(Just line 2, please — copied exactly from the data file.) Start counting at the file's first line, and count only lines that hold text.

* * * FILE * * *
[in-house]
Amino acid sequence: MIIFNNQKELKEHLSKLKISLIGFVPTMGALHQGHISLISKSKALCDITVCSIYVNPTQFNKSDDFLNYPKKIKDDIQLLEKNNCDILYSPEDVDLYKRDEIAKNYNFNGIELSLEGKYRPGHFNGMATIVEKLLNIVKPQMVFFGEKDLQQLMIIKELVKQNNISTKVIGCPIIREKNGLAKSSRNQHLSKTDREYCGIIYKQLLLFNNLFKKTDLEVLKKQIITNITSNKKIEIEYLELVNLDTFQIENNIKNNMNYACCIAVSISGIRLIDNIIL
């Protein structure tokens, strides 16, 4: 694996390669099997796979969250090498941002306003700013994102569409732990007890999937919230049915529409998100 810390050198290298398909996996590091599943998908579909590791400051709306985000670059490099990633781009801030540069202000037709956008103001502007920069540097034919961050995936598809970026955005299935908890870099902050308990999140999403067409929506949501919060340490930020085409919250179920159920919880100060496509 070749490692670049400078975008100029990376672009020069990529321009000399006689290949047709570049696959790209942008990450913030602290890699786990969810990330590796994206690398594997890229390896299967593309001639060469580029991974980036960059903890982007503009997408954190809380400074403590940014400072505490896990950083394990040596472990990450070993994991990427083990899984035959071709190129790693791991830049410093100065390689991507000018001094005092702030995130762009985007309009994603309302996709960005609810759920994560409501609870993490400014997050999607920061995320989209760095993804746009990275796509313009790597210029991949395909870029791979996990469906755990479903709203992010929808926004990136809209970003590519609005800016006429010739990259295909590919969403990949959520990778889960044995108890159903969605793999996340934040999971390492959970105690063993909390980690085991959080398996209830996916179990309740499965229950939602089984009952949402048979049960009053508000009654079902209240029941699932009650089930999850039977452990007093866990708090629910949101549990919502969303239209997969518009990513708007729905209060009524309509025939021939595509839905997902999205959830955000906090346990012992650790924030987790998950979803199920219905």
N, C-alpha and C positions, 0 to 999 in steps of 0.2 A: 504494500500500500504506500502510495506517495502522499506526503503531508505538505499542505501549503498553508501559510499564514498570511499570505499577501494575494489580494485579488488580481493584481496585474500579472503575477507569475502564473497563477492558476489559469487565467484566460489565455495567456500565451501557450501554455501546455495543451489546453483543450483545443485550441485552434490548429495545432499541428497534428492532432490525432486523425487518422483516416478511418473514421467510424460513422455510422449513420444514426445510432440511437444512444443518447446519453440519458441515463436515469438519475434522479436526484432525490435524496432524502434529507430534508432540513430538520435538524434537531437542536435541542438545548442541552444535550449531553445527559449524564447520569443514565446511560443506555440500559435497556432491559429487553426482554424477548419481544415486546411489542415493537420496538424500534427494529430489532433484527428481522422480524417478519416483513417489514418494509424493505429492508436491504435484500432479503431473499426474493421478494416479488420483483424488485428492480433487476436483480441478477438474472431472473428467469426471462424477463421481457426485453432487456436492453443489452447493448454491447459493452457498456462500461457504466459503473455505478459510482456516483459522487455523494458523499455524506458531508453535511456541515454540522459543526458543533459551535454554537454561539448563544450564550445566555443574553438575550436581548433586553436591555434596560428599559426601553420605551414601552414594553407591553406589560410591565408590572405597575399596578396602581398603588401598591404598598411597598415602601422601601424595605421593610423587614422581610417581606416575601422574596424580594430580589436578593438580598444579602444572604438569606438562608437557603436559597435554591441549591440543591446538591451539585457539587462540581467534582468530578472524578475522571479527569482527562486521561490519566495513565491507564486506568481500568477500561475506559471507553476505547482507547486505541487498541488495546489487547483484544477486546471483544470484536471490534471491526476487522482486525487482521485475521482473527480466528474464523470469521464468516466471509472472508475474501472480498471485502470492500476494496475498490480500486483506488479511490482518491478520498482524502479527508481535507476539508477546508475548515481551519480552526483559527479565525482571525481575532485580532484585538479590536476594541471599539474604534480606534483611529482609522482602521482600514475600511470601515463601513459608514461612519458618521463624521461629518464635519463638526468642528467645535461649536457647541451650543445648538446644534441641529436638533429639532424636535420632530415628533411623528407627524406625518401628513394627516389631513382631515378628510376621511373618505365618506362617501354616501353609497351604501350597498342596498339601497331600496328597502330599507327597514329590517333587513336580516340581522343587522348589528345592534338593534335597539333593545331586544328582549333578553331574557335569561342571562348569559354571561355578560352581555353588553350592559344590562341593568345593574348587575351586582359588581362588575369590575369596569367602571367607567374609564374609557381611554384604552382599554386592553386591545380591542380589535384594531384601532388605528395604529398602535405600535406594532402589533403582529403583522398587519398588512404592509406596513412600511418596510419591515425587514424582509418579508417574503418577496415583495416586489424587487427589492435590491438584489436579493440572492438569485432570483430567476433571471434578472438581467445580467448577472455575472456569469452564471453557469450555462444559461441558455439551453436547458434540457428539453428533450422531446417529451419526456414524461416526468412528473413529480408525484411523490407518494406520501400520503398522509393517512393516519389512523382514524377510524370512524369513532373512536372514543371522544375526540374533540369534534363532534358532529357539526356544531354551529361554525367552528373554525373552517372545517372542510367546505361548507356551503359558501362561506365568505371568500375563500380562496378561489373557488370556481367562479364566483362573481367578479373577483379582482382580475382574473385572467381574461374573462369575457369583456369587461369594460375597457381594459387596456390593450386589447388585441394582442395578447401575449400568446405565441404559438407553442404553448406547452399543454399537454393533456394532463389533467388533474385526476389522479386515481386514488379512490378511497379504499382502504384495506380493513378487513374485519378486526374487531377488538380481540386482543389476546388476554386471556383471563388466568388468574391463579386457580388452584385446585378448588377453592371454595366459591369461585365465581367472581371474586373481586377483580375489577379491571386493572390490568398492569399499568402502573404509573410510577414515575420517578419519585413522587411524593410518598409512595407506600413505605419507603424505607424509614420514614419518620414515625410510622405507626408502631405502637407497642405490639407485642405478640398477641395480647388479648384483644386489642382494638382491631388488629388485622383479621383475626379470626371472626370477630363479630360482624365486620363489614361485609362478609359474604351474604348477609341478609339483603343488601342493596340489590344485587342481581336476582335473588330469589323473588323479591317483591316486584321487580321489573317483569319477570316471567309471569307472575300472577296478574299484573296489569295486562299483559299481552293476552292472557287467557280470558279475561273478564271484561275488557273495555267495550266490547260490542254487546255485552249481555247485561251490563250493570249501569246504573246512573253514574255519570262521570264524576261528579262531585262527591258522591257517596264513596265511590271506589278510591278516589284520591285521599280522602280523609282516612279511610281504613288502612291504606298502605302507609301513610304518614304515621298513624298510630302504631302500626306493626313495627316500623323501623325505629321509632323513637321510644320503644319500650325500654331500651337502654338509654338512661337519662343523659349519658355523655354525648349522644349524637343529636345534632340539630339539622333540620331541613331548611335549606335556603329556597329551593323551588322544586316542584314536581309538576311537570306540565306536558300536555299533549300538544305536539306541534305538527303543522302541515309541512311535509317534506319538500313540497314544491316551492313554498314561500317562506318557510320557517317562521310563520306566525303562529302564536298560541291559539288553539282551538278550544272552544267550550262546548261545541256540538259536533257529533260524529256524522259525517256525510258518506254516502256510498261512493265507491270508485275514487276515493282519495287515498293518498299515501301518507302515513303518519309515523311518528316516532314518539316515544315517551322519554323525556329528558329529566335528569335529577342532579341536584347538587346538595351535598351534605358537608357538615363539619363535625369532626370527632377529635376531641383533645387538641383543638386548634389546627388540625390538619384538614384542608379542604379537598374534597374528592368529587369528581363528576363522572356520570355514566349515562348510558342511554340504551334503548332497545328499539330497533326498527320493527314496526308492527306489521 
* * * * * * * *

Amino acid sequence: MIIFNNQKELKEHLSKLKISLIGFVPTMGALHQGHISLISKSKALCDITVCSIYVNPTQFNKSDDFLNYPKKIKDDIQLLEKNNCDILYSPEDVDLYKRDEIAKNYNFNGIELSLEGKYRPGHFNGMATIVEKLLNIVKPQMVFFGEKDLQQLMIIKELVKQNNISTKVIGCPIIREKNGLAKSSRNQHLSKTDREYCGIIYKQLLLFNNLFKKTDLEVLKKQIITNITSNKKIEIEYLELVNLDTFQIENNIKNNMNYACCIAVSISGIRLIDNIIL